Edited by Sy Maher
Bumblebees, Excellent Pollinators!
Bumblebees, are marvelously fuzzy and pick up pollen effortlessly to distribute to other plants
Even though they’ve earned their name aimlessly bumbling around in the garden, bumblebees are super-fast and super-efficient pollinators! They prefer to forage for pollen that’s rich in protein rather than nectar, and can even detect which pollen is more nutritious. Delicious!
Unquestionably, bumblebees stand out from honey bees. While honey bees are slender, bumblebees are much larger and display big furry coats that are black and yellow, or in some species, orange or red. They emerge from their nest long before other bees and are seen foraging until late November. This assists in winter crop production. Depending on the species and time of year Bumblebee nests differ in size. Established nest may house 400 bees, unlike honey bees which can contain thousands of bees.
Additionally, they can get some flowers to give up their pollen by shaking up the goods, or buzz pollinating.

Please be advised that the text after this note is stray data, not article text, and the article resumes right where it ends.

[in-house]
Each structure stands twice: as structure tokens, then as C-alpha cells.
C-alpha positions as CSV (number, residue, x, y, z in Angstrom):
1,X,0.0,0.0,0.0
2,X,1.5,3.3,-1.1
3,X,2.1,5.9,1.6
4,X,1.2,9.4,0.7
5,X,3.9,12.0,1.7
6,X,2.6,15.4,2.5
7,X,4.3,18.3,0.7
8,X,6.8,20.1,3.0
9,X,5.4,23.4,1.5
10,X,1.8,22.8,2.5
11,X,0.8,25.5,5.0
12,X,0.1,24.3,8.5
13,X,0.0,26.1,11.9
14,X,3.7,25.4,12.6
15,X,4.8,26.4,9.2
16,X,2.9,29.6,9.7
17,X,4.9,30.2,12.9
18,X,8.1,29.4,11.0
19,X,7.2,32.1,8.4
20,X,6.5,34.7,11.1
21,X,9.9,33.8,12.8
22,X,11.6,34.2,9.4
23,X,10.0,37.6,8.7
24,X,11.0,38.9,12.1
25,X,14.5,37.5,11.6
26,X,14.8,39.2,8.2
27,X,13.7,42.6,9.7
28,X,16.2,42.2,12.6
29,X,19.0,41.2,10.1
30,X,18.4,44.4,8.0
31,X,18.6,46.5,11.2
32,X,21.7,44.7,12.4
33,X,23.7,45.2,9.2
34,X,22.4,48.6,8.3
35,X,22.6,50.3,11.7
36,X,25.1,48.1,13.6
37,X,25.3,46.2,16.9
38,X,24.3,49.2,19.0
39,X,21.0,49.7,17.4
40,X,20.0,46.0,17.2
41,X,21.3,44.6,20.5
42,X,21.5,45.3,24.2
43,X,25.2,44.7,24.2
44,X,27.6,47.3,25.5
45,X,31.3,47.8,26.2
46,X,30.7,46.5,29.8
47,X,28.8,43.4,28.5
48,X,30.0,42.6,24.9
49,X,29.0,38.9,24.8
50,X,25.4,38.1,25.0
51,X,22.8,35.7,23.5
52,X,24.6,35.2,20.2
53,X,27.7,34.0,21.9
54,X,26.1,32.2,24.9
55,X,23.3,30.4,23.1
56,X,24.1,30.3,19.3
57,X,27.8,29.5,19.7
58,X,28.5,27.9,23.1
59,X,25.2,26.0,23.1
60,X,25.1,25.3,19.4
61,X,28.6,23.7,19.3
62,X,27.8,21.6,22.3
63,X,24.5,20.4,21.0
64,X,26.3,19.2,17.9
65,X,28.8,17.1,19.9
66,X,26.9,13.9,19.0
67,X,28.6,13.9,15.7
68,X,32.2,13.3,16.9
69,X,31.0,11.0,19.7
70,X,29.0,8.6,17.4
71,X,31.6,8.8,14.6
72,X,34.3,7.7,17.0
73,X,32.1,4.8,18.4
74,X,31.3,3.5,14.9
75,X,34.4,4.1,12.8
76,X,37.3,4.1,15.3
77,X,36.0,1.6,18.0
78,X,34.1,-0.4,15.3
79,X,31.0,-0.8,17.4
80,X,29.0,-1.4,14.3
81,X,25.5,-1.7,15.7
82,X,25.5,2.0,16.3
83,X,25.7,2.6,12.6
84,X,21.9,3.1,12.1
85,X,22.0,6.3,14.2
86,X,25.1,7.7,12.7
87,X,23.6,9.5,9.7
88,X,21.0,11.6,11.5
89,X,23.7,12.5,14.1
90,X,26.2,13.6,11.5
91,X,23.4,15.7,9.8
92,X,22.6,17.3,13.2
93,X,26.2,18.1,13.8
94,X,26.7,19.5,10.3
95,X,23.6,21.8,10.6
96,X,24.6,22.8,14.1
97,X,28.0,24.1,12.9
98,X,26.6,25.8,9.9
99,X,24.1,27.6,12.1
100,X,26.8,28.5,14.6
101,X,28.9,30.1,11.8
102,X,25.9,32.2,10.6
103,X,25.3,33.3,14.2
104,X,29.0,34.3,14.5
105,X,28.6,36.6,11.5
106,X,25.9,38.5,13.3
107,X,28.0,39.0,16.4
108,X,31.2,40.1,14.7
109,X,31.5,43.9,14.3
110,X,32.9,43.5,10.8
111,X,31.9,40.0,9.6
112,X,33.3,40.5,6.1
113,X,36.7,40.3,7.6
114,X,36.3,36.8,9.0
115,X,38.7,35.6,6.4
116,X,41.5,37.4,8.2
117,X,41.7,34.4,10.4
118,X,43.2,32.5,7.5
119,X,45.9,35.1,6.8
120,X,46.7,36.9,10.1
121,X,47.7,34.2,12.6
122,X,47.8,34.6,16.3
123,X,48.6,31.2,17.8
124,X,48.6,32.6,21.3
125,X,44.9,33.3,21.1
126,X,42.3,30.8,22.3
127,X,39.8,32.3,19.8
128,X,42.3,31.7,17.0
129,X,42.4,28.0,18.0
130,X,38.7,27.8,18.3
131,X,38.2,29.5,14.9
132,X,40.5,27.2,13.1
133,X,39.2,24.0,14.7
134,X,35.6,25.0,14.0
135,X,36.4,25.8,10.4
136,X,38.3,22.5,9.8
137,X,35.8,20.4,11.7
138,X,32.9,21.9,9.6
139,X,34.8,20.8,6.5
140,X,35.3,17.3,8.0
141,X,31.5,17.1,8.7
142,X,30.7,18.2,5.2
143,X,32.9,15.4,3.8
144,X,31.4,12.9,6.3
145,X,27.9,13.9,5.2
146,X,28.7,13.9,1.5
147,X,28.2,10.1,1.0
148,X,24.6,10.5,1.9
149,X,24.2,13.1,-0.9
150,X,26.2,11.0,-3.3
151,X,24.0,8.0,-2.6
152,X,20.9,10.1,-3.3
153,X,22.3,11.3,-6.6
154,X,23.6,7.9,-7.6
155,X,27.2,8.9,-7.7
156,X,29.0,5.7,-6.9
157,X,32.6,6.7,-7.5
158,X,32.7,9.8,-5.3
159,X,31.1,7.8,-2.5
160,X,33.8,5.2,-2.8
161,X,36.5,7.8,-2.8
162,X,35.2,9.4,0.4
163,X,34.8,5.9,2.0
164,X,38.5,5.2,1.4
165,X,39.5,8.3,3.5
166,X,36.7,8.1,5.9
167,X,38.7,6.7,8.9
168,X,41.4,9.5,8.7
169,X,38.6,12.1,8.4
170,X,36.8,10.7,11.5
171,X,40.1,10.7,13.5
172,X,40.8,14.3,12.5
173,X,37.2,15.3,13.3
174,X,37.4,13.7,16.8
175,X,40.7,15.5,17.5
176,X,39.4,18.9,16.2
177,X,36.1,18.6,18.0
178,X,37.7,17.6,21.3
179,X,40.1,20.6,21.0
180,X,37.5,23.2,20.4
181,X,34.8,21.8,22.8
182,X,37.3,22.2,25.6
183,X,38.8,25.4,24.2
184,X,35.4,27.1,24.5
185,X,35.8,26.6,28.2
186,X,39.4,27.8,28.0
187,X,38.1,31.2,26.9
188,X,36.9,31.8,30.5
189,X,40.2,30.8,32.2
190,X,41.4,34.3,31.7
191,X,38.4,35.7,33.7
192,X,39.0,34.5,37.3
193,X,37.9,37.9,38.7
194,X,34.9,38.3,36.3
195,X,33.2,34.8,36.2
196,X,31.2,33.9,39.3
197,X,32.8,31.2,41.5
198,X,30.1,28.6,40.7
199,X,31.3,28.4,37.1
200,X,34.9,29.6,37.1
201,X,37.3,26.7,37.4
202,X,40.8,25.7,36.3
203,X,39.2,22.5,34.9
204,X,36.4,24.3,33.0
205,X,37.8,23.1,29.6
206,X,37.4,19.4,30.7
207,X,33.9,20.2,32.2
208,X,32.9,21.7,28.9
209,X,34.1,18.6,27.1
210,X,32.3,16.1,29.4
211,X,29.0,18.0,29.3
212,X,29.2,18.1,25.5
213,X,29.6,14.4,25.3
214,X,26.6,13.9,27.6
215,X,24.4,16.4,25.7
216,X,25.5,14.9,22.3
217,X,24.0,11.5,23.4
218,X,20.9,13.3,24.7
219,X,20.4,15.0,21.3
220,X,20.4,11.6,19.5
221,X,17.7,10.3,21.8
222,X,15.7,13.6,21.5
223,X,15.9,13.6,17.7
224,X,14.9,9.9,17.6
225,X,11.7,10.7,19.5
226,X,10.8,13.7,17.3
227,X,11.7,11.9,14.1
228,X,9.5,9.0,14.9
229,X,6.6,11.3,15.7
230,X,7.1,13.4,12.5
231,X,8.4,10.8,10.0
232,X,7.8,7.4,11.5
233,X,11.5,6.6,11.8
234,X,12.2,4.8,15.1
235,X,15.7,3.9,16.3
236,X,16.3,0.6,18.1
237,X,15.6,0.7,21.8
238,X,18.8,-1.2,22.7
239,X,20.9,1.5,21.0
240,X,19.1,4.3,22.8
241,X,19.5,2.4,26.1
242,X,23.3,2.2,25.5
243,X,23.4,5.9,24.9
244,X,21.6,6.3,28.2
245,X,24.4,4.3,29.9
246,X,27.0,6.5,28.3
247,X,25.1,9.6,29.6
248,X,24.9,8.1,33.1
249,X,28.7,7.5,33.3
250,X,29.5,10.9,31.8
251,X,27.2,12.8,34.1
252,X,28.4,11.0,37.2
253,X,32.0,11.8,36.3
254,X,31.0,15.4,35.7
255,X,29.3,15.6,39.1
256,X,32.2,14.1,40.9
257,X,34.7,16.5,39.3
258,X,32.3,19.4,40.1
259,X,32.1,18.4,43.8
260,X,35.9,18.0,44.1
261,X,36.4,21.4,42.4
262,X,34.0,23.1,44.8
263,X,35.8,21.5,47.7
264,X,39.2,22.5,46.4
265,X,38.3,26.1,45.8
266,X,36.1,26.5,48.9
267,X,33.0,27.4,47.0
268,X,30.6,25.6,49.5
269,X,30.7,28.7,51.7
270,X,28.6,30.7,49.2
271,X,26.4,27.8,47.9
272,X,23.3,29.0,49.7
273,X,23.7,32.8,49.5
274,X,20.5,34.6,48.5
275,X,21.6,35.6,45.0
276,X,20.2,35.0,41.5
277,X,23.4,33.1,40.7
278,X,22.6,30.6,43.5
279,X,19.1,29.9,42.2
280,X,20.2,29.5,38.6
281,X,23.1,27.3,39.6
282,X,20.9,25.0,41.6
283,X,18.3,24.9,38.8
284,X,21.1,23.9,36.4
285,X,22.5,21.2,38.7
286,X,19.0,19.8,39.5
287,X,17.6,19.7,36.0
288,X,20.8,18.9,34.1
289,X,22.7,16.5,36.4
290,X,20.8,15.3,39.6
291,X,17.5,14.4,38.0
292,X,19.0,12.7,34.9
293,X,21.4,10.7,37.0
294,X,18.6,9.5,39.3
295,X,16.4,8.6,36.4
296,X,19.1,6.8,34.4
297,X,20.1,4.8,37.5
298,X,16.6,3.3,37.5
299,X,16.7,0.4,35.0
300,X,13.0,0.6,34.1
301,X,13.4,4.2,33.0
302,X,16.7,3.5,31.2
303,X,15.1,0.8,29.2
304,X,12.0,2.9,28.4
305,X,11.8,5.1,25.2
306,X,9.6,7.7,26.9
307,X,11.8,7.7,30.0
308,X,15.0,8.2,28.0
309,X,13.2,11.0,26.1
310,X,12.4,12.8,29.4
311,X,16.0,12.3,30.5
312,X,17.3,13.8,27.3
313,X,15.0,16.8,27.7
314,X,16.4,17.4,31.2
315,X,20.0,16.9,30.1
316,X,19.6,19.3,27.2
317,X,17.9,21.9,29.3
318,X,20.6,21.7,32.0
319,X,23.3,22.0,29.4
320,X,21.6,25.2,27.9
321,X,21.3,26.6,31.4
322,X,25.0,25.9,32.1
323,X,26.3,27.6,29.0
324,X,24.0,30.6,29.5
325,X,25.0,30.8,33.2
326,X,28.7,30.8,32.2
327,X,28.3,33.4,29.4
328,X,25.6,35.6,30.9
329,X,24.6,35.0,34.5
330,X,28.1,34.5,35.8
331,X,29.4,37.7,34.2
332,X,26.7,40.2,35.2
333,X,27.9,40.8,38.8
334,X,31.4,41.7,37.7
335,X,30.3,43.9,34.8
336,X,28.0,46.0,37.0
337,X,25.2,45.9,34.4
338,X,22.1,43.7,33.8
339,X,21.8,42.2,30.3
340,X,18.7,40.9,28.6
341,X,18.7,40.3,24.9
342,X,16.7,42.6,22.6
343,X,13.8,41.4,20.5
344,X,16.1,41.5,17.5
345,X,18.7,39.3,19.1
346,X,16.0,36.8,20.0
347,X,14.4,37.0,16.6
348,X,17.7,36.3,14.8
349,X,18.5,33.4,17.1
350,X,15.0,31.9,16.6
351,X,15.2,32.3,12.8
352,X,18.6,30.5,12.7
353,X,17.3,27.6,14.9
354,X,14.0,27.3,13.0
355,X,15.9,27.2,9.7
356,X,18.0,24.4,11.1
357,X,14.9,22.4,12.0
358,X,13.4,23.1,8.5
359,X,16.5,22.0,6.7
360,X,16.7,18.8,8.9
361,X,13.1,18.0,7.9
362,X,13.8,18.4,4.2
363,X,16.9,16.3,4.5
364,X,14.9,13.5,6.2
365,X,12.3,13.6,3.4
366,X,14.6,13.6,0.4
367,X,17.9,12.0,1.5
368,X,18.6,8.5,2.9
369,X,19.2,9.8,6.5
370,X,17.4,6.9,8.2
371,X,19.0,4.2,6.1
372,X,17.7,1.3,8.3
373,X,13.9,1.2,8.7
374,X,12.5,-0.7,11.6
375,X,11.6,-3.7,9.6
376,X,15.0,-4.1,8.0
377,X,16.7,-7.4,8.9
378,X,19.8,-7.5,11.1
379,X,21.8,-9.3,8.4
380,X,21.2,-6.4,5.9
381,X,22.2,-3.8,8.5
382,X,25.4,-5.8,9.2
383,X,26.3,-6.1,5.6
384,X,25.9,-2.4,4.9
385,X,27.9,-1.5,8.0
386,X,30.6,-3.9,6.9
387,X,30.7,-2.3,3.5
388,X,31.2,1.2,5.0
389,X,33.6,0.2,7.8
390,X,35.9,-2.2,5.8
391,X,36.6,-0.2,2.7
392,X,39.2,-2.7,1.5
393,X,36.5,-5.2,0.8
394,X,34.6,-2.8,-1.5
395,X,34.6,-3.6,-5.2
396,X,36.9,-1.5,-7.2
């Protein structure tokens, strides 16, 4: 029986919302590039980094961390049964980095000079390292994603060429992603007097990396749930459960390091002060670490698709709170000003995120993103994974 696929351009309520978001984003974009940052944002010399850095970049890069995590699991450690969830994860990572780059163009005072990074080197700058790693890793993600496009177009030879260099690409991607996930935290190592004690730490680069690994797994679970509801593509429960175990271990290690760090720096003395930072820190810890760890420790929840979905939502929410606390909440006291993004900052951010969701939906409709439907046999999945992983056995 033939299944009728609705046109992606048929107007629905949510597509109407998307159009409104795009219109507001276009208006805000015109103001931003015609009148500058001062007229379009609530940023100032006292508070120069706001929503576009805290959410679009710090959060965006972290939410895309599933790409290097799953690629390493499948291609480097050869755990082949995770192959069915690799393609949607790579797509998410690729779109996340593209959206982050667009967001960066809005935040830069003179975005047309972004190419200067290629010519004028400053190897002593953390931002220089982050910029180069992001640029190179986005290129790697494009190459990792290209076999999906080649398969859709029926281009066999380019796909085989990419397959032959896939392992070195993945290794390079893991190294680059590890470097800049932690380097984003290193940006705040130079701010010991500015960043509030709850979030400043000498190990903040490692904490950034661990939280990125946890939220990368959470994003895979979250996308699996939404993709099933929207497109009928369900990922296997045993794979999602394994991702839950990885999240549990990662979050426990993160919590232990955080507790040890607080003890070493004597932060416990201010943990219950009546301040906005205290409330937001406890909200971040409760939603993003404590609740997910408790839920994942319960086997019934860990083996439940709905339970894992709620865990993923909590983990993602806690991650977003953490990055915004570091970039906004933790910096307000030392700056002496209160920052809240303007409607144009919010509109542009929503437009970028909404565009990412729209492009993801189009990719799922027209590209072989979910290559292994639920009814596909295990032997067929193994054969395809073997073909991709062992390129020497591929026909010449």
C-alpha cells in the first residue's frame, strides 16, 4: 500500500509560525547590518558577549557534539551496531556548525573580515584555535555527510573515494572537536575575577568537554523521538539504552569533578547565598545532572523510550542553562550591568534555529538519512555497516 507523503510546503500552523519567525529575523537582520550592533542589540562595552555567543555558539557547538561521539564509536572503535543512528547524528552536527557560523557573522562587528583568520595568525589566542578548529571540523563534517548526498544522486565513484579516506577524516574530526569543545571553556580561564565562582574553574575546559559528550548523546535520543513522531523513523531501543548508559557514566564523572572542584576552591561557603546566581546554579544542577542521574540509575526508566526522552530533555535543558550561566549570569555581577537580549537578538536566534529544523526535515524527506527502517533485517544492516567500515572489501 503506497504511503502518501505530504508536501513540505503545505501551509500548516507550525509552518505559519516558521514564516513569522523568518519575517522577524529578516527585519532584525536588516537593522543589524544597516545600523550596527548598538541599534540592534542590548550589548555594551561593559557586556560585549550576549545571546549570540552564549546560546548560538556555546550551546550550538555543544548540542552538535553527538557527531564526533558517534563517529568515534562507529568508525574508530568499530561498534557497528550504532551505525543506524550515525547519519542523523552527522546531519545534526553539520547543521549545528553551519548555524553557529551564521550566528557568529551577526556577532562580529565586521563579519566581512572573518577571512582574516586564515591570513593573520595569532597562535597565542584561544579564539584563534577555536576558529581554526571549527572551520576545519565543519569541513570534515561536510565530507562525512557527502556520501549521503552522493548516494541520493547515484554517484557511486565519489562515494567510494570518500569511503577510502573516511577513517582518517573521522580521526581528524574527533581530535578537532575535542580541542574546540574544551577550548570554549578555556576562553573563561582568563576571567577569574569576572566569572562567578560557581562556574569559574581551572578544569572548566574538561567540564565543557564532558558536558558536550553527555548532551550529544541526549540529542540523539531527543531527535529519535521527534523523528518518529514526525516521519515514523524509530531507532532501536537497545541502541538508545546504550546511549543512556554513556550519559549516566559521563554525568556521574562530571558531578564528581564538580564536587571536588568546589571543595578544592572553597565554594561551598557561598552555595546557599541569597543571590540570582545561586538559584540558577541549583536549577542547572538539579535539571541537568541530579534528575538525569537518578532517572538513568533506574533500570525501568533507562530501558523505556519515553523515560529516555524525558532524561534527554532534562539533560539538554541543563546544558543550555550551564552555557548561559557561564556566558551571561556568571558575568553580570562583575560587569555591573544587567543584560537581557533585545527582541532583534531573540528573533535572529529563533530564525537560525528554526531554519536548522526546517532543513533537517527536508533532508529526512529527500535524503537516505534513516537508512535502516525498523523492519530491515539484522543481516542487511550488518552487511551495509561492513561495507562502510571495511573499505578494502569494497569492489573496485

A good example of buzz pollinating would be what happens between the bumblebee and the tomato plant. A bumblebee will place its thorax (upper body) close to the anthers of a tomato flower, then the bee vibrates its flight muscles and jaws. This vibration shakes the reproductive part of the plant. The pollen from the anther is transferred to the stigma of the same flower. Also, great puffs of pollen land on the bumblebee allowing the bee to cross-pollinate with other tomato blooms. This process is beneficial in fertilizing plants like the eggplant, potato, kiwi fruit, cranberry, blueberry, and strawberry. Certain bumblebees have very long tongues suited for pollinating bean, pea crops, and red clover.
Some bumblebees nest underground in pre-existing holes, cavities, under sheds or any convenient place. Even under your porch. Of those that nest above ground, some make their homes in thick grass, while others prefer bird boxes, lofts and in dead trees.
Especially relevant, bumblebees are in decline. The Rusty Patched Bumblebee was placed on the endangered species list as was the Crotch Bumblebees, Southern Plains Bumblebees, Franklin’s BumbleBee, and the Variable Cuckoo Bumblebee. Numerous others are listed as vulnerable. One of the main causes of the decline of bumblebee population is that the places where the bumblebees live are often disturbed, destroying their nests in the process.